Summary: Most spinal cord injuries spare some connections between the brain and the spinal cord below the injury site. We electrically stimulate the brain and spinal cord to strengthen the weak nerve connections that persist after injury. The goal is to amplify the “go” signal from the brain so that the spinal cord can respond and enable paralyzed body parts, especially the arm and hand, to move again. We have made substantial progress toward this goal in laboratory experiments with rats. We have now received funding to move this approach from rats to larger laboratory animals and then to people with SCI.
Update: Our project uses paired brain and spinal cord stimulation to promote recovery of hand function after spinal cord injury (SCI). SCI causes paralysis largely due to interruption of the corticospinal tract, a direct connection between brain and the spinal cord. The corticospinal tract is the main pathway that turns thought of movement into action. By stimulating the corticospinal tract at its origin on surface of the brain and its termination in the cervical spinal cord, the project intends to strengthen this particular neural connection. The specificity of the approach is intended to maximize its effectiveness and minimize potential unwanted side effects.
We report five major advances in the research. First, we have found that a single pulse of spinal cord stimulation that itself does not cause a muscle contraction can dramatically strengthen a muscle contraction elicited by brain stimulation in injured rats to a similar degree as uninjured rats. Spinal cord stimulation more than doubled the size of the response, but only if it was properly timed to coincide with the impulses from the brain. Thus, spinal cord stimulation can increase responses to brain stimulation at the time that it is delivered. The type of injury that was performed in these rats was a selective injury of the corticospinal tract. Rats were tested from one week to four months after injury. Results of muscle responses at the time of the paired stimulation are shown in Figure 1. When brain stimulation is performed 10 milliseconds (1/100th of a second) before spinal cord stimulation, there is a very large increase in muscle response compared to the same responses with brain stimulation alone. This increase in brain stimulation is critically dependent on the proper timing of the pairing.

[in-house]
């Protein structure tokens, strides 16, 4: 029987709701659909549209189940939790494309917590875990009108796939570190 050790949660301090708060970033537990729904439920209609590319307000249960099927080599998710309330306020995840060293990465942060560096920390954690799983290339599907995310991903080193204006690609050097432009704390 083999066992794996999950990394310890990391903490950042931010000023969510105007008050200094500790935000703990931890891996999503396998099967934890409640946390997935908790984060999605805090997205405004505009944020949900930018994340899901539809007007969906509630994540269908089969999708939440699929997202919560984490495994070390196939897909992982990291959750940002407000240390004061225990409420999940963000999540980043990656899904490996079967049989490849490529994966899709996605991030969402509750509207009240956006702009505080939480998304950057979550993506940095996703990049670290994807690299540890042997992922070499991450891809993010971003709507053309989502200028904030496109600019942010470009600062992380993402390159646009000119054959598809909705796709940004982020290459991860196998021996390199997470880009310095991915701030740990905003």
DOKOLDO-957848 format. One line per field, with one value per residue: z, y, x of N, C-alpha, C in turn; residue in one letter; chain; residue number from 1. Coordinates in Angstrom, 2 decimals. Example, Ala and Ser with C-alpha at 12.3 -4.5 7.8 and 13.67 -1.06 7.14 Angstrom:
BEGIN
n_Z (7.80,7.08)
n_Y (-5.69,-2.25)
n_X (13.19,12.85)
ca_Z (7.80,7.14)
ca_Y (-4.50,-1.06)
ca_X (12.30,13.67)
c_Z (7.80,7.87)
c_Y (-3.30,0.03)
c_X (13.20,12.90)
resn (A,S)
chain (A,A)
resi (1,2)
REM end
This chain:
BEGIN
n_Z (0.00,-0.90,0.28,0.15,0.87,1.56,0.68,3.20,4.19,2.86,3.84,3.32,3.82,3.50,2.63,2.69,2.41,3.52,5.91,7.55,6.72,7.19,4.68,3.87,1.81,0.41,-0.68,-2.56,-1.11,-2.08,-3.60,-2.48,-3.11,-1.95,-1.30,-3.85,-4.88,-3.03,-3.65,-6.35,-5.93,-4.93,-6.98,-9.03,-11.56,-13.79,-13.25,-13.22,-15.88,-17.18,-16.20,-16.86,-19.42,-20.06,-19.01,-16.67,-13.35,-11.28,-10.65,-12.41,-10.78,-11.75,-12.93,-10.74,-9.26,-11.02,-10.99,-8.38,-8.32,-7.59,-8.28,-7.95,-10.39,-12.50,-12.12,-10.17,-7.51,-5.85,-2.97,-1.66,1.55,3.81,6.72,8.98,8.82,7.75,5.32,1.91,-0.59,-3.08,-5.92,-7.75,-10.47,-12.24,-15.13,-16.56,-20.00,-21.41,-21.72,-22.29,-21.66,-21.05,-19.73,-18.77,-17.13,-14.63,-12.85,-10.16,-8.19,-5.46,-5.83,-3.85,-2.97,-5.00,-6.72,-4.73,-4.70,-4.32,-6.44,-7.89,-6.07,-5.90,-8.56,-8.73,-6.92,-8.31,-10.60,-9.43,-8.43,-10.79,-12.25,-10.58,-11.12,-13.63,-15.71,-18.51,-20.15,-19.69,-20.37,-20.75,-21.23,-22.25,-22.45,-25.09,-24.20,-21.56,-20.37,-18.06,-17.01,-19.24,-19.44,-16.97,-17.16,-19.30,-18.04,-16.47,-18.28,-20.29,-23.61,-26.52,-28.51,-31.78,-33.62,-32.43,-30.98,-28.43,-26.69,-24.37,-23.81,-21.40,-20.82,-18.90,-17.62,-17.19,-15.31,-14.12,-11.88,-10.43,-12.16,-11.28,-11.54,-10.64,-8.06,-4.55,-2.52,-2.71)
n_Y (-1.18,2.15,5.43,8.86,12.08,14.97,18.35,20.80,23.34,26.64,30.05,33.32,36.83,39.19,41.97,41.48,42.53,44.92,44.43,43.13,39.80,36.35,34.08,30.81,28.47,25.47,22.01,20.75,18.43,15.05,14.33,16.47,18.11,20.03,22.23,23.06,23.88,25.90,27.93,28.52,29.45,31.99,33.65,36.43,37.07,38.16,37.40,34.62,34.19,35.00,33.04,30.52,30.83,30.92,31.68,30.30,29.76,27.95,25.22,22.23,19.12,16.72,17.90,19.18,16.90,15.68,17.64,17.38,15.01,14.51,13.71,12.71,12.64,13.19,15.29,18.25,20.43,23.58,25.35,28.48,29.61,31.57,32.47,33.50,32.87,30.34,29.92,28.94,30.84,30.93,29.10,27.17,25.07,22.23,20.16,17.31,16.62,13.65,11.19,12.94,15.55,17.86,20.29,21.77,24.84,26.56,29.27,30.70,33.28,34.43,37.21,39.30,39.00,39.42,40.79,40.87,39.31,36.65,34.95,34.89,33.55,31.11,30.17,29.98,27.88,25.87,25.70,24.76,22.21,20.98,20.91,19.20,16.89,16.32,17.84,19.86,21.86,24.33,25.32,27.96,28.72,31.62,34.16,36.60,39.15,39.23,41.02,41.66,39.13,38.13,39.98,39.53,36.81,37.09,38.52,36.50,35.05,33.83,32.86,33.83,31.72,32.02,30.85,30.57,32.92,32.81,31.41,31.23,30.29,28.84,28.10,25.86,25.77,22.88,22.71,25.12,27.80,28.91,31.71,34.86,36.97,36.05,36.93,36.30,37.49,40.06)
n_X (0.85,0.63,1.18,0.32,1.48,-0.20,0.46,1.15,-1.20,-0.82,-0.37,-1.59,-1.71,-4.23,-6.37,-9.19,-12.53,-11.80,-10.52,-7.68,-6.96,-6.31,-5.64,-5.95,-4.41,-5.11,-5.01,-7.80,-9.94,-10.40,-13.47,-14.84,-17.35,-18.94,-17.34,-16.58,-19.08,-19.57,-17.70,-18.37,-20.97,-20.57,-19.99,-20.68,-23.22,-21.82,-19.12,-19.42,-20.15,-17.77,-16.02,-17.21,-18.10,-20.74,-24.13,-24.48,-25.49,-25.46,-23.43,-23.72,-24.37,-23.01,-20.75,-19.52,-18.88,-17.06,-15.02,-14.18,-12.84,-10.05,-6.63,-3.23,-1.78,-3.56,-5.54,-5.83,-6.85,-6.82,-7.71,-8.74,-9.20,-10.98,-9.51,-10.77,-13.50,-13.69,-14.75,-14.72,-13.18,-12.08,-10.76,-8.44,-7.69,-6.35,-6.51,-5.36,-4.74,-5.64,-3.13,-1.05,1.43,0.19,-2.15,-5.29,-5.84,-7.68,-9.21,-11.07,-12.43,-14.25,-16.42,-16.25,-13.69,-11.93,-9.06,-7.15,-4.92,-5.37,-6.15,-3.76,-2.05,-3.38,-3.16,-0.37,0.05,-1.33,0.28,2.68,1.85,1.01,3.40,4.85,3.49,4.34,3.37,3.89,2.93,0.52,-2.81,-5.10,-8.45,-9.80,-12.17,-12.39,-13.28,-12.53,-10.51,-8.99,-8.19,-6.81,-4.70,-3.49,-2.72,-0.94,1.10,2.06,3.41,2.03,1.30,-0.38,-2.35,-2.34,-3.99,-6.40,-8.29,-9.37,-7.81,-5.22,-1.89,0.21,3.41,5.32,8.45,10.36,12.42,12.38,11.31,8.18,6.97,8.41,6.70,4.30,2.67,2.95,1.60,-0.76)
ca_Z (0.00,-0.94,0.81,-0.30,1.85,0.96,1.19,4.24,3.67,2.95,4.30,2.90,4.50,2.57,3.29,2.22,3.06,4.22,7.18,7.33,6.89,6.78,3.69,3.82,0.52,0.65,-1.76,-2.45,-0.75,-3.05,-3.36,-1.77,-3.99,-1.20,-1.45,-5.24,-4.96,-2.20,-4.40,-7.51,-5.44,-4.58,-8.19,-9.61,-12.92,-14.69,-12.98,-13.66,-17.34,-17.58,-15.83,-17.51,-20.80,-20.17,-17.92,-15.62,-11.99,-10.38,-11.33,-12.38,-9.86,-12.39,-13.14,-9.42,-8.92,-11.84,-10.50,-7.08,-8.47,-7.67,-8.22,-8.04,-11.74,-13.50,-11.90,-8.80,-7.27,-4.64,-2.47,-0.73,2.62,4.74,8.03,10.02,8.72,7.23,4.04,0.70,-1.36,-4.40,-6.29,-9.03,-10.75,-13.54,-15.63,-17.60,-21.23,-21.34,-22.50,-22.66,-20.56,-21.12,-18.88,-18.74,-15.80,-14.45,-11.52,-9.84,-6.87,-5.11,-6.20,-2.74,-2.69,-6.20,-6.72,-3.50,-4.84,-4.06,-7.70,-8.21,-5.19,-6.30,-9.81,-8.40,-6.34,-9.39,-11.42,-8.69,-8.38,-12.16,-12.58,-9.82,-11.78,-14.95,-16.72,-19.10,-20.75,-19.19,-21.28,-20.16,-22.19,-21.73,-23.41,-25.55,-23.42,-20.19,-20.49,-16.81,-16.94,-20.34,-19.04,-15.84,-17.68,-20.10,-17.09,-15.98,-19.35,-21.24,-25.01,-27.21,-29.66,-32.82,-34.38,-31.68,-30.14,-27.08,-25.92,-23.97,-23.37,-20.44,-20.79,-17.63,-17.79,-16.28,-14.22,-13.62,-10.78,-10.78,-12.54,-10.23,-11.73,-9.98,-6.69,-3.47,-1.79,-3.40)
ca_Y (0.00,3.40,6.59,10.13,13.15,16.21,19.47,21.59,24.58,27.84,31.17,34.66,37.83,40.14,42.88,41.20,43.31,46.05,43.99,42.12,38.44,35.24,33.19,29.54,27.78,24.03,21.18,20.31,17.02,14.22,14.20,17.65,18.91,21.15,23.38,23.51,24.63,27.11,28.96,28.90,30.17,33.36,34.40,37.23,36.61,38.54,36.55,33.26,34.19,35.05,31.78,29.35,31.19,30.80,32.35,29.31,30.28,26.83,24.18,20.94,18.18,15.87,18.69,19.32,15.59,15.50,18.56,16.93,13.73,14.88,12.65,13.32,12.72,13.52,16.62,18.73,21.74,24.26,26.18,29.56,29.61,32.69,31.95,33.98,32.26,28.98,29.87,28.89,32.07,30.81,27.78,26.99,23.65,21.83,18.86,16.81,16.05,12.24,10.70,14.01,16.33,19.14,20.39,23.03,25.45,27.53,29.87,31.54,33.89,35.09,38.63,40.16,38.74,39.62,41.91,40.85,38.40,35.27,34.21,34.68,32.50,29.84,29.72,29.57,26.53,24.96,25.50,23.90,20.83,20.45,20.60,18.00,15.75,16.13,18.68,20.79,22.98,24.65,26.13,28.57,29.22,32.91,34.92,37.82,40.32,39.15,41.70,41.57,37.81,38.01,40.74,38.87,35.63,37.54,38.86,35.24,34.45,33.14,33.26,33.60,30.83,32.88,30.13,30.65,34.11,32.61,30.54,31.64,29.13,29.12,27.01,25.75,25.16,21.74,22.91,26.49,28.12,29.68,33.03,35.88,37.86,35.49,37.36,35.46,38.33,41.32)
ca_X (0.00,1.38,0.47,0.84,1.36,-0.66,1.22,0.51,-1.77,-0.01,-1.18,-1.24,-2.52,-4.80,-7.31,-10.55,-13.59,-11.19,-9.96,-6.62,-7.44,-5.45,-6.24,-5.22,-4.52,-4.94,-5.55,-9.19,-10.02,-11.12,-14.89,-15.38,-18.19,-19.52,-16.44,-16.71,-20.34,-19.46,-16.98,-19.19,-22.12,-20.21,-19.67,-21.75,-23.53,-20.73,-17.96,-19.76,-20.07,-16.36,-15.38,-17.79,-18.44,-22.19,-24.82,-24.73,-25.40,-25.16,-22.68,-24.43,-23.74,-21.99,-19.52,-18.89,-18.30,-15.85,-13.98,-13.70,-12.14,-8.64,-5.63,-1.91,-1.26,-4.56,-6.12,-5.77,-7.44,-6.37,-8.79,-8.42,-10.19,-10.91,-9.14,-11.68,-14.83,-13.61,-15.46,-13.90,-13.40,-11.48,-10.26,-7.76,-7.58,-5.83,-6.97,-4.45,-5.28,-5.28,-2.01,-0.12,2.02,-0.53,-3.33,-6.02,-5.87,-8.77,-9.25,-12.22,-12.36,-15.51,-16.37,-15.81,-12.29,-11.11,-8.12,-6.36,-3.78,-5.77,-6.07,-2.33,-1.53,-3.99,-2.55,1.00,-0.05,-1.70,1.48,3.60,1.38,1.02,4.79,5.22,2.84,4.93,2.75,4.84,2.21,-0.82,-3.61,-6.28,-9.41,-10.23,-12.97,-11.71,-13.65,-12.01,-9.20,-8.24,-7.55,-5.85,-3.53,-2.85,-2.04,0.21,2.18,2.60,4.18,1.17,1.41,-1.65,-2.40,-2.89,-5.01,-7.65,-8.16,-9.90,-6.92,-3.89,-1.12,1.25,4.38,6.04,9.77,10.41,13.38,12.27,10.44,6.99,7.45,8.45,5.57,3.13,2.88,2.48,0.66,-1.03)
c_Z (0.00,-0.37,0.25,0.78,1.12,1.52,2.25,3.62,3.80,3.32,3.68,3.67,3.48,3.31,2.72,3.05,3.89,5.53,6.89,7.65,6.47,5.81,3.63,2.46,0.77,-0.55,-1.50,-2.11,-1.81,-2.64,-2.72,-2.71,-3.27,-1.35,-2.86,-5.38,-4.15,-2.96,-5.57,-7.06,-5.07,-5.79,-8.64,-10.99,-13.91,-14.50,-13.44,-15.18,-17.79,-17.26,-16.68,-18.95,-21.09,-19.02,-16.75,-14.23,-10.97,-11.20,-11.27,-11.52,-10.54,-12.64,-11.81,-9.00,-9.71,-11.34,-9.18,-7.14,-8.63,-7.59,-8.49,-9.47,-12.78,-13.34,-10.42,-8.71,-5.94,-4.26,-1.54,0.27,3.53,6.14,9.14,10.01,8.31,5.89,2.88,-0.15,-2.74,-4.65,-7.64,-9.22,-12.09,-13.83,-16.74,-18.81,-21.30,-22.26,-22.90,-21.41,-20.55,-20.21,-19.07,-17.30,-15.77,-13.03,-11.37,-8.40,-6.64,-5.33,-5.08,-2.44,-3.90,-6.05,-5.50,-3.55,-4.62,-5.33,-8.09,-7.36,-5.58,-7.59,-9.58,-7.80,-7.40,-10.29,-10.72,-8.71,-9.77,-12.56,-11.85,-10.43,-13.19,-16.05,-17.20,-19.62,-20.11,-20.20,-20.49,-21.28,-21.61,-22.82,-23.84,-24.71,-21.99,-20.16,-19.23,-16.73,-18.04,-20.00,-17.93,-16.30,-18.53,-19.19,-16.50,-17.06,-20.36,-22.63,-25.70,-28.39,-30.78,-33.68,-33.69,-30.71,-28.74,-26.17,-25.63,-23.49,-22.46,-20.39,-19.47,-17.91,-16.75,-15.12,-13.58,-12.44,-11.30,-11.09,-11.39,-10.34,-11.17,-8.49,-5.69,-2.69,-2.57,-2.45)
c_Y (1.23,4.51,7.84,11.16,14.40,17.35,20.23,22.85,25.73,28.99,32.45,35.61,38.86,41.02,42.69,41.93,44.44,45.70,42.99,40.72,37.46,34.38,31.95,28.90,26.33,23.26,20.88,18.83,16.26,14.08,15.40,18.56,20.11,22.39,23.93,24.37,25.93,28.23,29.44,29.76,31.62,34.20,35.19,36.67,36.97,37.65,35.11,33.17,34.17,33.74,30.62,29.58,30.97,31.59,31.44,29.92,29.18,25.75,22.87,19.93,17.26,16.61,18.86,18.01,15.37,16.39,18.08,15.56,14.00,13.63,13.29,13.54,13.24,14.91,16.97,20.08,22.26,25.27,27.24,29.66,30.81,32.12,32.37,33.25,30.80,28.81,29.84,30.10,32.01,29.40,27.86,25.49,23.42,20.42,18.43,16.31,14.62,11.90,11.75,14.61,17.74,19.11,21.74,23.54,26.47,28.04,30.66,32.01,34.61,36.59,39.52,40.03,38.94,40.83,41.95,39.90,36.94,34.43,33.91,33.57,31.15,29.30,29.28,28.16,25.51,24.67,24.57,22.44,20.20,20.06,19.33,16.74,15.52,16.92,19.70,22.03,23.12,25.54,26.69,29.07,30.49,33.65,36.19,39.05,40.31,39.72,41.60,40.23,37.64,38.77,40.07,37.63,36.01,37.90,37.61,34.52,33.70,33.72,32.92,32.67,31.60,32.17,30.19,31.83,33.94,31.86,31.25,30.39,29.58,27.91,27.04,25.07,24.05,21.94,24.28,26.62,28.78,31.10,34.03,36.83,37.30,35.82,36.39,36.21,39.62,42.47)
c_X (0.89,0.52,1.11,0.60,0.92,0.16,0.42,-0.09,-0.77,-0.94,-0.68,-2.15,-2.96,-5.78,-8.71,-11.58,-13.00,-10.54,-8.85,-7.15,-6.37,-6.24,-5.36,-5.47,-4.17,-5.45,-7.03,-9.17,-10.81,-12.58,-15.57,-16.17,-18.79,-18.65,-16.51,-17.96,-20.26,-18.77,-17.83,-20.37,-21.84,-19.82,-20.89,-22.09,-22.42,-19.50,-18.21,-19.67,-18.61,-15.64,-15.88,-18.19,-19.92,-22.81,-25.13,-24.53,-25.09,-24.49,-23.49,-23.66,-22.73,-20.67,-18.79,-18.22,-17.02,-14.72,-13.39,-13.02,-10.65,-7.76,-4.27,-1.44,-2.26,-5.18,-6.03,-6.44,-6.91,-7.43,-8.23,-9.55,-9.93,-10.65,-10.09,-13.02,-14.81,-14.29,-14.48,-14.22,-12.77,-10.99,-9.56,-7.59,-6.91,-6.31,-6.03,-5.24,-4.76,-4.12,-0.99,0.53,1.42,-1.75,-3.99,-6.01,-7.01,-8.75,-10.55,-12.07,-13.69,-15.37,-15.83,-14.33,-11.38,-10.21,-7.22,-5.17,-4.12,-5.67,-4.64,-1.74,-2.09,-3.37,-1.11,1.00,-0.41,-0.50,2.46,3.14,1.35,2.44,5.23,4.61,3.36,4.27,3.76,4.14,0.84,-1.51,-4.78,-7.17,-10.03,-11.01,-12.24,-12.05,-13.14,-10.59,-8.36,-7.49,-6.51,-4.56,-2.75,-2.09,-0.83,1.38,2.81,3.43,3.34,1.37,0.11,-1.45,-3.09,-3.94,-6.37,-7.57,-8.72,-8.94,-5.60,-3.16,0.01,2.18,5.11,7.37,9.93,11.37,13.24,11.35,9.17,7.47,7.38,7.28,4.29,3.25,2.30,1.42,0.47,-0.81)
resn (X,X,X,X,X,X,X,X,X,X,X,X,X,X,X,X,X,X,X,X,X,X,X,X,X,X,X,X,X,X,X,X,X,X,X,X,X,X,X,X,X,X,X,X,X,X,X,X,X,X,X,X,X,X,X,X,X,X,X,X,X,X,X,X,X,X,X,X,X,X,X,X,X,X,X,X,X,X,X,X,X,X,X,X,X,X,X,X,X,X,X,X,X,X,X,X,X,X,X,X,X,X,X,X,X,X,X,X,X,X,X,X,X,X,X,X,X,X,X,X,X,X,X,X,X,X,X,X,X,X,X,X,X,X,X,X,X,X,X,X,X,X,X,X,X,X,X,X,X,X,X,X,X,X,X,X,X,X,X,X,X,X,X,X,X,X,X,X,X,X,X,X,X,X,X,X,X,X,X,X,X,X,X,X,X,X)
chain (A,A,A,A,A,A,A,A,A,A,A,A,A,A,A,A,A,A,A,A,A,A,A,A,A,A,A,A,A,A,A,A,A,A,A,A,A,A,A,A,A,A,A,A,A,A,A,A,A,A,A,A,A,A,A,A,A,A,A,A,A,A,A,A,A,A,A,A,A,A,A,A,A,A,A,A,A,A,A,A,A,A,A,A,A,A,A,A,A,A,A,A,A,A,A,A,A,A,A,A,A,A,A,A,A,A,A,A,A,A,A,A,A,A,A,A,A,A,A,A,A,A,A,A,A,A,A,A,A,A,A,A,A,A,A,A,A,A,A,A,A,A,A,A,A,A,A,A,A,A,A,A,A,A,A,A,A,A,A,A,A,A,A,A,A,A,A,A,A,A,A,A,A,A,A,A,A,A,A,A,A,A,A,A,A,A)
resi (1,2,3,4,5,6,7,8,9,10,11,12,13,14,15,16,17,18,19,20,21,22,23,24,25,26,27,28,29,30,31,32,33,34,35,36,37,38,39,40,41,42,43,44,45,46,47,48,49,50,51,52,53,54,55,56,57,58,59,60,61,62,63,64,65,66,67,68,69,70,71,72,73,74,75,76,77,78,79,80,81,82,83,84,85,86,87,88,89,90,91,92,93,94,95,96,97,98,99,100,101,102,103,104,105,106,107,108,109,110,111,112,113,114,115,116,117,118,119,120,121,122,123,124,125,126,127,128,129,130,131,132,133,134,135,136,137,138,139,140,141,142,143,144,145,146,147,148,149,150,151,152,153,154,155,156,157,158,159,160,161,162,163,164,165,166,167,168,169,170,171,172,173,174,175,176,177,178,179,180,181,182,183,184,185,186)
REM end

We next asked if brain and spinal cord stimulation are performed repeatedly whether it could strengthen of corticospinal responses. Our results show that pairing brain and spinal cord stimulation with the right timing can cause lasting changes in the CST. To test this idea, we repeatedly stimulated brain and spinal cord 150 times over 5 minutes. Every 2 seconds we would stimulate the brain and then 10 msec later the spinal cord. We measured the strength of the CST before and after this intervention. As shown in Figure 2, repeated paired stimulation caused a very large increase in the strength of the CST (again > 200%). As opposed to the first group of experiments, in the repetitive pairing experiments, the strengthening of the CST happens in the absence of continued spinal cord stimulation. That is, the repetitive stimulation has changed the CST in a lasting way, the ultimate goal of this project. This augmentation lasts on average about 30 minutes after just 5 minutes of stimulation.